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The concept of a self-organizing
system has changed over time. In the early days it was defined
as a system which changes its basic structure as a function of
its experience and environment. The term appears to have been
used first by Farley and Clark of Lincoln Laboratory in l954 in
their paper in the Transactions of the Institute of Radio
Engineers, Professional Group on Information Theory. (Marshall C.
Yovits, 1962, Preface) However, it is important to note that an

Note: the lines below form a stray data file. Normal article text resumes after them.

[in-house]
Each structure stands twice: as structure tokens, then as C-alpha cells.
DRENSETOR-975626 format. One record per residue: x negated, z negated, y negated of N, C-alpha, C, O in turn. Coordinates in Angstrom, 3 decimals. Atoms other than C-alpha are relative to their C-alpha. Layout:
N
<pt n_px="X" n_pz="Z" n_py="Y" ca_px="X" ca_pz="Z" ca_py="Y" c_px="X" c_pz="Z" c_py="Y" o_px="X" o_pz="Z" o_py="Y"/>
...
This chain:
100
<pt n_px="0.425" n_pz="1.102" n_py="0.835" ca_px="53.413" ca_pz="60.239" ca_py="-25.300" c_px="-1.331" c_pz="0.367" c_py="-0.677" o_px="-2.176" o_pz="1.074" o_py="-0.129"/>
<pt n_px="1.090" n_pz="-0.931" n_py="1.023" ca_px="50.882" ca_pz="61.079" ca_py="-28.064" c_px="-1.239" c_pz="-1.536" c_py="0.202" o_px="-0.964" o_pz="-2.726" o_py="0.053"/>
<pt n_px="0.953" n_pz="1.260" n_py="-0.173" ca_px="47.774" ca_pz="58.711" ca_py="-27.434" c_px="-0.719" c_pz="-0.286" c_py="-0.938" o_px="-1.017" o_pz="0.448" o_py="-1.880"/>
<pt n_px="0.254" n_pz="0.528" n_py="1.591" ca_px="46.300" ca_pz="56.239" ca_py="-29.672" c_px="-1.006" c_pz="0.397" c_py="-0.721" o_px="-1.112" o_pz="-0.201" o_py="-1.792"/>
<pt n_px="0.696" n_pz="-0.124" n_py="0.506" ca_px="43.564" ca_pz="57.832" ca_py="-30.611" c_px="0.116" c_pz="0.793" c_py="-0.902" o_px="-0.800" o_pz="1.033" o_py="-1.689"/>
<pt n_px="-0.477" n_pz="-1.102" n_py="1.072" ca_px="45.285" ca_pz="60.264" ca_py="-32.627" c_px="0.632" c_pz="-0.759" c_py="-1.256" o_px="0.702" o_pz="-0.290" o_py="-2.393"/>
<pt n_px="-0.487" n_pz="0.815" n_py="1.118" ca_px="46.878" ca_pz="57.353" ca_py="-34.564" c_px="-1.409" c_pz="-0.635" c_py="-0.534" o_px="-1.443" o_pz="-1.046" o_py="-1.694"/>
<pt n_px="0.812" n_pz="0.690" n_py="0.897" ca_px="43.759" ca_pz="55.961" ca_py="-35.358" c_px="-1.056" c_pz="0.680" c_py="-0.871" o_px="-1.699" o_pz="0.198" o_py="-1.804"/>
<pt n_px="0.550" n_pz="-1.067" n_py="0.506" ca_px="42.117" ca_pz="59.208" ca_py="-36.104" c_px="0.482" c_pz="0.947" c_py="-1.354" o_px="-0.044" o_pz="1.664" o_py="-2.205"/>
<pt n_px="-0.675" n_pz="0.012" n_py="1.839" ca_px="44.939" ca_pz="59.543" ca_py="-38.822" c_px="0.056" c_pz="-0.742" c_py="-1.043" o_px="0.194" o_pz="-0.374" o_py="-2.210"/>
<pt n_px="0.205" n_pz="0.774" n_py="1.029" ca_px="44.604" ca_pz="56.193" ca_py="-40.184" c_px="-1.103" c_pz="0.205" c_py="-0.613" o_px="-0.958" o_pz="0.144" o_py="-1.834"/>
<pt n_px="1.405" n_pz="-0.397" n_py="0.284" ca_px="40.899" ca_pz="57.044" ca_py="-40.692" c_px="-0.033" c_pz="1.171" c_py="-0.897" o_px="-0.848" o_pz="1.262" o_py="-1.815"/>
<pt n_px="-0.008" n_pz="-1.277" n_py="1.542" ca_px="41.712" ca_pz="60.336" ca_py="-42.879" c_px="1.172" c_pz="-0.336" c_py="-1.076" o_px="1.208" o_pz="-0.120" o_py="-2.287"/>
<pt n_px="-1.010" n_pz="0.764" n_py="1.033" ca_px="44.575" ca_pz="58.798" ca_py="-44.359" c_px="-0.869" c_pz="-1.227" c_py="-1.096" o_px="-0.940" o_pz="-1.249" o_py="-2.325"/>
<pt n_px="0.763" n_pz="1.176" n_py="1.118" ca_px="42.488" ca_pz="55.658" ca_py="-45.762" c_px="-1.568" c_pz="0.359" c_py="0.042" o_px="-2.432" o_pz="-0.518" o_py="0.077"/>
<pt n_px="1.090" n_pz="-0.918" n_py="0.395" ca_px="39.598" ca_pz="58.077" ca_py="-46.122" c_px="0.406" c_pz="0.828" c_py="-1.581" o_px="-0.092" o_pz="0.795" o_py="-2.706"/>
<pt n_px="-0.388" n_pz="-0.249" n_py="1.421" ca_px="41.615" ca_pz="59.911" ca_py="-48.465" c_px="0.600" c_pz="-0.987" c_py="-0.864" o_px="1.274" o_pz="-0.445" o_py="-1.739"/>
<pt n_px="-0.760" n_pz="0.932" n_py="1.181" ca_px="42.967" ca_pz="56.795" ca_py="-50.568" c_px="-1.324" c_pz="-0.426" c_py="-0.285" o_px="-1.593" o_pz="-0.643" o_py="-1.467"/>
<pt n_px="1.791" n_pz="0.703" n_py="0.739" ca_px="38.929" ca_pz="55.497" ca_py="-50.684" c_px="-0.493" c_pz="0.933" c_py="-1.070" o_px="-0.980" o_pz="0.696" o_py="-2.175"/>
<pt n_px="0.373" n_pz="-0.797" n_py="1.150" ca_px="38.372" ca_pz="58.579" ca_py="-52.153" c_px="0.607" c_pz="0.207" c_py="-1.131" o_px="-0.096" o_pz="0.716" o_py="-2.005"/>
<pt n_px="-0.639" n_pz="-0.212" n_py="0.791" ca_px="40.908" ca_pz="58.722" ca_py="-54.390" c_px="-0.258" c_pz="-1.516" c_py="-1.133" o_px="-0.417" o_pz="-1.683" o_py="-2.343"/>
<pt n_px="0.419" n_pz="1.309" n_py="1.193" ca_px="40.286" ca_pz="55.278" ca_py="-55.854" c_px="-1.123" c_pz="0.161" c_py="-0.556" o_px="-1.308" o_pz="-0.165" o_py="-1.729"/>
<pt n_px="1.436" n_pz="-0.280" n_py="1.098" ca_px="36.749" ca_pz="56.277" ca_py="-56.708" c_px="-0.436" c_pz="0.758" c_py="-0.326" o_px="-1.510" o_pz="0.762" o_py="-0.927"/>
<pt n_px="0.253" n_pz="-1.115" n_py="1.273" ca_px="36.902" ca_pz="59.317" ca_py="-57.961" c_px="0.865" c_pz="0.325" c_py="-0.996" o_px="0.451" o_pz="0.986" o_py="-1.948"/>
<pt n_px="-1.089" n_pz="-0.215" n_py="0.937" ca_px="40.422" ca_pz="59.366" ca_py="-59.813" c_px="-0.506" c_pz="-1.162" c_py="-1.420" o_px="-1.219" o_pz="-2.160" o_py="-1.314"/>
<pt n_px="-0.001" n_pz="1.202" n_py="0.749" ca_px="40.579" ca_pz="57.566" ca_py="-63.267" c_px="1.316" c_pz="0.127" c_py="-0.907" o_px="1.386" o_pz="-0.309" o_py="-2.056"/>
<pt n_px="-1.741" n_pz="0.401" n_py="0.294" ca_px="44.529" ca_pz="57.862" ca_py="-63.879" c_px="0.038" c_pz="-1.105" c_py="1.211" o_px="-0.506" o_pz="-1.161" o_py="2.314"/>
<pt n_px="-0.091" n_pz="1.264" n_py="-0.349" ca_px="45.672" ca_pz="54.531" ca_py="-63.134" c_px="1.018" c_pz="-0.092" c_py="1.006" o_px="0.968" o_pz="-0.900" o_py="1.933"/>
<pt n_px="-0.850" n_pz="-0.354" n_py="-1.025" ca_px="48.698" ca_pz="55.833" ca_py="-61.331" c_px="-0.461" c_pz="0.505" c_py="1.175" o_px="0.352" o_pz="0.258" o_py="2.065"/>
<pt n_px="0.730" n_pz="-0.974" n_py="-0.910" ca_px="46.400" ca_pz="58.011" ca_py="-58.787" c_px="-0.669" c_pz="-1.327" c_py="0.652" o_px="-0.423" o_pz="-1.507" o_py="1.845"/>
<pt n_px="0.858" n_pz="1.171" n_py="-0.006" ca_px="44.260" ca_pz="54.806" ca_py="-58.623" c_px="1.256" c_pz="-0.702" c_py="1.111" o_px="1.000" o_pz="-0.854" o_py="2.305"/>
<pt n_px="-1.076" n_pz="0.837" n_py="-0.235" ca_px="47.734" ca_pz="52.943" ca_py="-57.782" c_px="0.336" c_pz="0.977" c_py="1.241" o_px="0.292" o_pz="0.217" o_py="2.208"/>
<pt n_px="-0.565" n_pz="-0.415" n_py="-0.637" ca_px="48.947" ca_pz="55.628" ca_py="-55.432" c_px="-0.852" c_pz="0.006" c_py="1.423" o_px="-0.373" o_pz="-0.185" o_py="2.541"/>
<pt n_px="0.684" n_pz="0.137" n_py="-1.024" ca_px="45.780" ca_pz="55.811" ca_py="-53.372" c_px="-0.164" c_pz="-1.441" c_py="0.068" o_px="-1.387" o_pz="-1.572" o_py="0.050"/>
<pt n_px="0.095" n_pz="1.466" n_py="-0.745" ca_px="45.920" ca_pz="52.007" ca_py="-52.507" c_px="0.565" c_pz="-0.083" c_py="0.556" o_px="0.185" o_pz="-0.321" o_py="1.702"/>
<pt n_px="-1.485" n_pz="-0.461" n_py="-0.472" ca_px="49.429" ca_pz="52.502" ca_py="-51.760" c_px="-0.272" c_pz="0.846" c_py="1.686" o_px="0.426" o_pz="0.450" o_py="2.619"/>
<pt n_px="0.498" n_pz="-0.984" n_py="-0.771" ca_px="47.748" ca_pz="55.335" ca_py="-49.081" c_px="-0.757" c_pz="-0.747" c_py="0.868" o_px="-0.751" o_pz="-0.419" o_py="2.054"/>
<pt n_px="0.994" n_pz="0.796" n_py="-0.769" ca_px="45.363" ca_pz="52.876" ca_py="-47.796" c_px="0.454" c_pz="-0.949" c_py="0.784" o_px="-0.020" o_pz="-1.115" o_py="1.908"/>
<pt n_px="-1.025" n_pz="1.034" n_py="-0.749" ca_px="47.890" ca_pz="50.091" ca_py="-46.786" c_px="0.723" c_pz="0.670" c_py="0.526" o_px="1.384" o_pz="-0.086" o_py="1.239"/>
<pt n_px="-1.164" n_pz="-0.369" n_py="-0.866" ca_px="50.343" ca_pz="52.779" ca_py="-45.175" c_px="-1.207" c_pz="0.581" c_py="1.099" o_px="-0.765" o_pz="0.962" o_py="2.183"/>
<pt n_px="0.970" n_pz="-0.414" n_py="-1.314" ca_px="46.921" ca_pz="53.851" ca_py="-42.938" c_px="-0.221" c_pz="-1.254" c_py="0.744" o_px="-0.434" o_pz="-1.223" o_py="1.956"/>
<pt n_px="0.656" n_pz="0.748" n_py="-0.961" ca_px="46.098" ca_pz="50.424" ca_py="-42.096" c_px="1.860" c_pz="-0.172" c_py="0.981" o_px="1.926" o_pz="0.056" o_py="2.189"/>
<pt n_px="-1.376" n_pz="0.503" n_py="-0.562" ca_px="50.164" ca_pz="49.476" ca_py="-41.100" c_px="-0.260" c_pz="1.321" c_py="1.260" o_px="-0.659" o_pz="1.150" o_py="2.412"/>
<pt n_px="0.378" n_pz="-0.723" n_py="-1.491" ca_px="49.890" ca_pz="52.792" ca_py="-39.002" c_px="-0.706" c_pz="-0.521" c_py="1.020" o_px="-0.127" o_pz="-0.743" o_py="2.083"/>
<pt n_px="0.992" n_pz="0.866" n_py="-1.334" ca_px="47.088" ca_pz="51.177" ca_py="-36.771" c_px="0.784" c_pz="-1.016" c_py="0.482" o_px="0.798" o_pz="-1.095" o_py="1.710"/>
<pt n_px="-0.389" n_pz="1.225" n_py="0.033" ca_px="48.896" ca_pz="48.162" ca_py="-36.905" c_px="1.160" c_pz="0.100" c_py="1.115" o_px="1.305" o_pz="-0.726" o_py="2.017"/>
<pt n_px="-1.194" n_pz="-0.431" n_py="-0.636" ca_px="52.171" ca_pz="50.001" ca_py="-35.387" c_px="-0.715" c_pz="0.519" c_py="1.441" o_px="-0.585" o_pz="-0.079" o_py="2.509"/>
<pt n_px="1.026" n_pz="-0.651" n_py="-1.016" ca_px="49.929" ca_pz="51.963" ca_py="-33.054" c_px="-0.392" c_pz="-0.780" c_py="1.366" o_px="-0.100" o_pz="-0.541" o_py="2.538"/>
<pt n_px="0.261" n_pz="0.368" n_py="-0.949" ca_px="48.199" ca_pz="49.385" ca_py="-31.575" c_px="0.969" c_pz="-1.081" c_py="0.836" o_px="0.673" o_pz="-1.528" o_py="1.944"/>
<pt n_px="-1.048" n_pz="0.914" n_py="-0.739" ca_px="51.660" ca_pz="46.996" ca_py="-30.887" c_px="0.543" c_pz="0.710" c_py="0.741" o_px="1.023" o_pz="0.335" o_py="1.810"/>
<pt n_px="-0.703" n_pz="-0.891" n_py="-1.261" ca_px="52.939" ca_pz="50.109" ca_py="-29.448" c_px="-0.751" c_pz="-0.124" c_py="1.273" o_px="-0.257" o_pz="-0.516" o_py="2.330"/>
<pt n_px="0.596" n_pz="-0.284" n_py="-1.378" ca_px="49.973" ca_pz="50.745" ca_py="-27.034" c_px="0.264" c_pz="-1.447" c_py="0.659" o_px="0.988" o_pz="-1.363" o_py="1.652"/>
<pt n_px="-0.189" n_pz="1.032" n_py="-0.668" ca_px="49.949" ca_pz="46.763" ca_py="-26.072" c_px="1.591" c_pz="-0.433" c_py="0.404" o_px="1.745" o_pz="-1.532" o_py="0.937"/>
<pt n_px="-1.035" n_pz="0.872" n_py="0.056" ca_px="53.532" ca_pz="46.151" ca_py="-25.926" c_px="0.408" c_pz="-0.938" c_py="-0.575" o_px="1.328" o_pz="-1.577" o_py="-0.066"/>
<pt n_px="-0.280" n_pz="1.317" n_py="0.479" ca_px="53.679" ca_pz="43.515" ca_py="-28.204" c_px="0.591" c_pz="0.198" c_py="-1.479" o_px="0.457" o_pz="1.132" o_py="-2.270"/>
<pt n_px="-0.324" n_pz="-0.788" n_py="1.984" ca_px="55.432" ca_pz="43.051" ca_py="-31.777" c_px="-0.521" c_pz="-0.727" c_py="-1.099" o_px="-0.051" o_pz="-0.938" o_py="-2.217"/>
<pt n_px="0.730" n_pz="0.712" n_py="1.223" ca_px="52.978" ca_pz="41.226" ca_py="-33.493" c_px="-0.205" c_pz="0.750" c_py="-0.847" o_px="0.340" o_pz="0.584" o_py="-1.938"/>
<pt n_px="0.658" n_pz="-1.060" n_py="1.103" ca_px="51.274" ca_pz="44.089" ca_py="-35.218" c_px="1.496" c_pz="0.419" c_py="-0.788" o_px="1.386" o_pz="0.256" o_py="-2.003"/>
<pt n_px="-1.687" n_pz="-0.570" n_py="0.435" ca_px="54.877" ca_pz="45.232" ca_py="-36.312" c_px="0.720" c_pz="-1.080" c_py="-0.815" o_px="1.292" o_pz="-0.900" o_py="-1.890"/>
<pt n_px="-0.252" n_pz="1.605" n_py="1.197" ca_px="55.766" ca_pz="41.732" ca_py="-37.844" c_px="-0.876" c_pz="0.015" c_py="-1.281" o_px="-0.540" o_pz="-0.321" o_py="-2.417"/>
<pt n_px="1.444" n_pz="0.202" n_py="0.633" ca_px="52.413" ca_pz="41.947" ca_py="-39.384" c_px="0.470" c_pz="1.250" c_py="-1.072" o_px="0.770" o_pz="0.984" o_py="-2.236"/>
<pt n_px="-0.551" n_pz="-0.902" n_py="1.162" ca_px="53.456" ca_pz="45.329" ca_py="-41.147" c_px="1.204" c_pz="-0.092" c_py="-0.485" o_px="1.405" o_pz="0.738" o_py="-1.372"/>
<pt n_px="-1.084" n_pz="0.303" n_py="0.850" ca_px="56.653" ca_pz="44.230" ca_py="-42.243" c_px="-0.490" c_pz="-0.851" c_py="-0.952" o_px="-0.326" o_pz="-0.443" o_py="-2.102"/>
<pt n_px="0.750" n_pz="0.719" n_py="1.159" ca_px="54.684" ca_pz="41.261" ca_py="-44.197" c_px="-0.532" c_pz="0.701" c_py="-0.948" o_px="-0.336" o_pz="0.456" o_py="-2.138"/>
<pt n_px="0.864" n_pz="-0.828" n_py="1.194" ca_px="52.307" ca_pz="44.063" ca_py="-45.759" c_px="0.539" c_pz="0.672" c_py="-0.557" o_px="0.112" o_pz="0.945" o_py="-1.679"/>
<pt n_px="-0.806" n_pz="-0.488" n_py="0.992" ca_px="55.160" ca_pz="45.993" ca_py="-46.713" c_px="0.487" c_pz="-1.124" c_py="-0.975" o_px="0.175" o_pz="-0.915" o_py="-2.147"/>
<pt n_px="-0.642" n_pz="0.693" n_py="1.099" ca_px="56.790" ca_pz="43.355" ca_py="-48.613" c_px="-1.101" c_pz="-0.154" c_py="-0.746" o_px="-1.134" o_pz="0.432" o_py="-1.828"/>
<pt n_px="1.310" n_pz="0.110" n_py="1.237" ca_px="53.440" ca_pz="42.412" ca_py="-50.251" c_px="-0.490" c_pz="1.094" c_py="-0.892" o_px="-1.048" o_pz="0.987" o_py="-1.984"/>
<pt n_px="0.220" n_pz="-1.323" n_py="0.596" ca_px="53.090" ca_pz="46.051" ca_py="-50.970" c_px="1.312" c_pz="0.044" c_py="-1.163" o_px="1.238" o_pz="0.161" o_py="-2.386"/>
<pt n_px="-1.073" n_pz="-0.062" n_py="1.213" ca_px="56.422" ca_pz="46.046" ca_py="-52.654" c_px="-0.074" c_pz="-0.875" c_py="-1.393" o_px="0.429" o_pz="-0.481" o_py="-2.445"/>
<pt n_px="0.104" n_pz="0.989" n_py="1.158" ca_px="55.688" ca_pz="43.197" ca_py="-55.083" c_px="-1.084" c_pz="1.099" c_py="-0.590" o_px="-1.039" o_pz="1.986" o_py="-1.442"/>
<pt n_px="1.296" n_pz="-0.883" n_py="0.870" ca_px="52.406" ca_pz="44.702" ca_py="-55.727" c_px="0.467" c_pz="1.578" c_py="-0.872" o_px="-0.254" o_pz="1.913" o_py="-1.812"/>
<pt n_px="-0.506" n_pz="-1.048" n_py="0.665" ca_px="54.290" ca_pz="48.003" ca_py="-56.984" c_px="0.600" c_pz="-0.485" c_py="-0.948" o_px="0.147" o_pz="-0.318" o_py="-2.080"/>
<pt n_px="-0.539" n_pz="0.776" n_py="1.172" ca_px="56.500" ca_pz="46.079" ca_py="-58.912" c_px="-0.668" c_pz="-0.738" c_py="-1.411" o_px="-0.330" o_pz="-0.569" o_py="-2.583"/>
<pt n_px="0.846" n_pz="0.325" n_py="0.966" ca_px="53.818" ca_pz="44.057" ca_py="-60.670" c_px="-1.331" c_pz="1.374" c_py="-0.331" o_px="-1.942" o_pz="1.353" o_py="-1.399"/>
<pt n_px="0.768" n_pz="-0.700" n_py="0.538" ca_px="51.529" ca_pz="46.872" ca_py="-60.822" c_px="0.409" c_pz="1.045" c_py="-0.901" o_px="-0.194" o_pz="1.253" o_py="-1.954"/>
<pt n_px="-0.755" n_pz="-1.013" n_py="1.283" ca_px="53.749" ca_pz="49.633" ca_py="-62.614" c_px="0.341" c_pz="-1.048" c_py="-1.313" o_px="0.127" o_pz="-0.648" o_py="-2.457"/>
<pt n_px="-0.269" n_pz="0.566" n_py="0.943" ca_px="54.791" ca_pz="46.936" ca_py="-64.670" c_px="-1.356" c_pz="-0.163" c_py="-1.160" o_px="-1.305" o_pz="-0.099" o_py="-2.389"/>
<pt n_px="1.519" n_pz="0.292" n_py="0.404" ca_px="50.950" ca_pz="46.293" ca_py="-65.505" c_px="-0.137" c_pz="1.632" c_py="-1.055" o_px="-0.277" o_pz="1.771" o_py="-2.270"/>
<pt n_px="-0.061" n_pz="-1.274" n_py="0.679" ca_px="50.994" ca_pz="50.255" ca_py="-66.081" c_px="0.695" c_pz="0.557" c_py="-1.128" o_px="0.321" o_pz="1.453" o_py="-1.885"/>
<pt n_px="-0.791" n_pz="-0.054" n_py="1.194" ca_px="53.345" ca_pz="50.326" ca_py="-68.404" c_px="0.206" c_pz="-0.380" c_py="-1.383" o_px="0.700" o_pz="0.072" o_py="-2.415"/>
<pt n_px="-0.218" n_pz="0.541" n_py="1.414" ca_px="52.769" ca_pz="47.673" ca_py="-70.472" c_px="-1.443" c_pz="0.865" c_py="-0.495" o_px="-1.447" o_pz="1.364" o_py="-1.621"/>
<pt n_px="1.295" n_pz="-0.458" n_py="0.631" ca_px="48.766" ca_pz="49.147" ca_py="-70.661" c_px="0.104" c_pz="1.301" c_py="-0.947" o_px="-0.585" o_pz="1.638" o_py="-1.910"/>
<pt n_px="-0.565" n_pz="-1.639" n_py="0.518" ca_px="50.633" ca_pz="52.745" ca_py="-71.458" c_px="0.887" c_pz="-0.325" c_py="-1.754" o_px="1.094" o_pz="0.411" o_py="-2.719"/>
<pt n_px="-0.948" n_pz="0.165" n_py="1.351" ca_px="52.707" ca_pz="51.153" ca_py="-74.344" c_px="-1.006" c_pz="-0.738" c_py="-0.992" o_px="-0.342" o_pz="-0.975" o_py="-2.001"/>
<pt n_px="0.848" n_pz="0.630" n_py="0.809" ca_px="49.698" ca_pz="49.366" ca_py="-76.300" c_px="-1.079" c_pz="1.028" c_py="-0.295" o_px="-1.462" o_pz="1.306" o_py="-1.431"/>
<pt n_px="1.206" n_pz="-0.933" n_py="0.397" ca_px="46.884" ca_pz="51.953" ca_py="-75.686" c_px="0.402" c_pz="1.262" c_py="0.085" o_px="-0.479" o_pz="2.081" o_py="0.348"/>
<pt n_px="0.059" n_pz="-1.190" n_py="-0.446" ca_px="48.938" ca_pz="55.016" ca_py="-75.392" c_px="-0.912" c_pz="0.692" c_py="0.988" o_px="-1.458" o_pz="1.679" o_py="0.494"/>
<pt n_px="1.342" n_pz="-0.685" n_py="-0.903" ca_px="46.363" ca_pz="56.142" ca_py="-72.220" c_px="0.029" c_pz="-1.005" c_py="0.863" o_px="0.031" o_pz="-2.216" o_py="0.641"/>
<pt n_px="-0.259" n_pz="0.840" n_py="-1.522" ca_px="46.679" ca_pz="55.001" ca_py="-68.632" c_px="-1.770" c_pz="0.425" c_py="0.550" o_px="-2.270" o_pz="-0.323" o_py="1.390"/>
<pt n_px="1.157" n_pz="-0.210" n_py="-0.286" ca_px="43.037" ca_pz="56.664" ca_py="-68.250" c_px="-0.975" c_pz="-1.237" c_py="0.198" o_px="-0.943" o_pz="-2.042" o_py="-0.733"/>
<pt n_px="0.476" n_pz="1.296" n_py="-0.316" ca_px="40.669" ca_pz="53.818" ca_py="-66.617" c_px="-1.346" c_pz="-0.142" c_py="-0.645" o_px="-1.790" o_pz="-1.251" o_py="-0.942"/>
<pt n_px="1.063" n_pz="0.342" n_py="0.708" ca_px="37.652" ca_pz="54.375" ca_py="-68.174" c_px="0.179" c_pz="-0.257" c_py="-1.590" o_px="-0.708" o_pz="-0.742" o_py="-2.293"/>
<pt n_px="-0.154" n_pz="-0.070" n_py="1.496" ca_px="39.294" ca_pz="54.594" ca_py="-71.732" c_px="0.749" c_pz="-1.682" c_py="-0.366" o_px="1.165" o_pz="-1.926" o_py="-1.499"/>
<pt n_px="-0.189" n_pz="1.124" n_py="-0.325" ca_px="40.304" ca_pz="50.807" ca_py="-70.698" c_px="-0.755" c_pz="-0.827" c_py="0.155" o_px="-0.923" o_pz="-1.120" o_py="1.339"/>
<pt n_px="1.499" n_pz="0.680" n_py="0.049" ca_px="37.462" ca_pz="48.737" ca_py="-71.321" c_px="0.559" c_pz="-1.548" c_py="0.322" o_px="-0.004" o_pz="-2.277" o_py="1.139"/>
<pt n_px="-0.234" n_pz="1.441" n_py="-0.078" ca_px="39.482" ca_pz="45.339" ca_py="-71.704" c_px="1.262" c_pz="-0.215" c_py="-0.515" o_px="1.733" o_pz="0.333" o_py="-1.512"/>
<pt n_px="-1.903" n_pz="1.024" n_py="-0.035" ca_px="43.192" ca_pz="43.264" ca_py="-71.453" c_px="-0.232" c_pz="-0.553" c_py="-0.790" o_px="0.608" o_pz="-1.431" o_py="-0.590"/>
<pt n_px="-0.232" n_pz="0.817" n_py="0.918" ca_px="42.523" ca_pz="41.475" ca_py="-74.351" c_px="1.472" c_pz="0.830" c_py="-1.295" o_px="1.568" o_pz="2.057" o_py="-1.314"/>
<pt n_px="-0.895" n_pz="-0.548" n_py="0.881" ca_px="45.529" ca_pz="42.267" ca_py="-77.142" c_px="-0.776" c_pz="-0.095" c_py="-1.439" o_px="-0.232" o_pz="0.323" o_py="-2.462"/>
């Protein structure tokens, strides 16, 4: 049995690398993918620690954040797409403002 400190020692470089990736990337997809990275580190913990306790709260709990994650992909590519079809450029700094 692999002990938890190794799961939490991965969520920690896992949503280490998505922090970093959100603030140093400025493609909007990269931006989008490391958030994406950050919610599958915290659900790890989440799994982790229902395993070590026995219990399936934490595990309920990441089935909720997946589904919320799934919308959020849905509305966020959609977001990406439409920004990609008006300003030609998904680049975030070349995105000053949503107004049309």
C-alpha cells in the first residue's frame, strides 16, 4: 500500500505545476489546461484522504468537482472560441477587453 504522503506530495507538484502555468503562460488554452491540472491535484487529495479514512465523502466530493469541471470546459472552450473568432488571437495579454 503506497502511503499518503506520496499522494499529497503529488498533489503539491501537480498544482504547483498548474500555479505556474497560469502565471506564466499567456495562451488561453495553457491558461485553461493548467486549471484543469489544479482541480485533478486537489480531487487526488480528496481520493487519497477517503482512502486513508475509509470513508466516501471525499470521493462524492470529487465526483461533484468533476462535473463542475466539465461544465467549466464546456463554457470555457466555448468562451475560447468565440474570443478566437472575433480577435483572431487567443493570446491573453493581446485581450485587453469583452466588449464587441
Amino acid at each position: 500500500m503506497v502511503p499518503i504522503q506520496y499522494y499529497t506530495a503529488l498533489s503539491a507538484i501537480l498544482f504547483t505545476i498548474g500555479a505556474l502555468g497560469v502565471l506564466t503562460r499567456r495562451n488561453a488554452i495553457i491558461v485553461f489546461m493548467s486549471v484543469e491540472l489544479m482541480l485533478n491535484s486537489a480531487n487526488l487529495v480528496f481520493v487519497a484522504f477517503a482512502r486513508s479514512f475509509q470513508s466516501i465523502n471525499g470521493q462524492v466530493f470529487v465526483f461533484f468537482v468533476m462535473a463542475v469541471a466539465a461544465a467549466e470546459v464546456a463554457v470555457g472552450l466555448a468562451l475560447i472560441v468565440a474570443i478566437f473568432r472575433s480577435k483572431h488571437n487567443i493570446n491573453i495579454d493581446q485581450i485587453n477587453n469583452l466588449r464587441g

organism does not organize itself independent of its environment.
Von Foerster persuasively argued that only organisms and their
environments taken together organize themselves. (Von Foerster,
1960). Ashby redefined a self-organizing system to be not an
organism that changes its structure as a function of its
experience and environment but rather the system consisting of
the organism and environment taken together. (Ashby, 1960)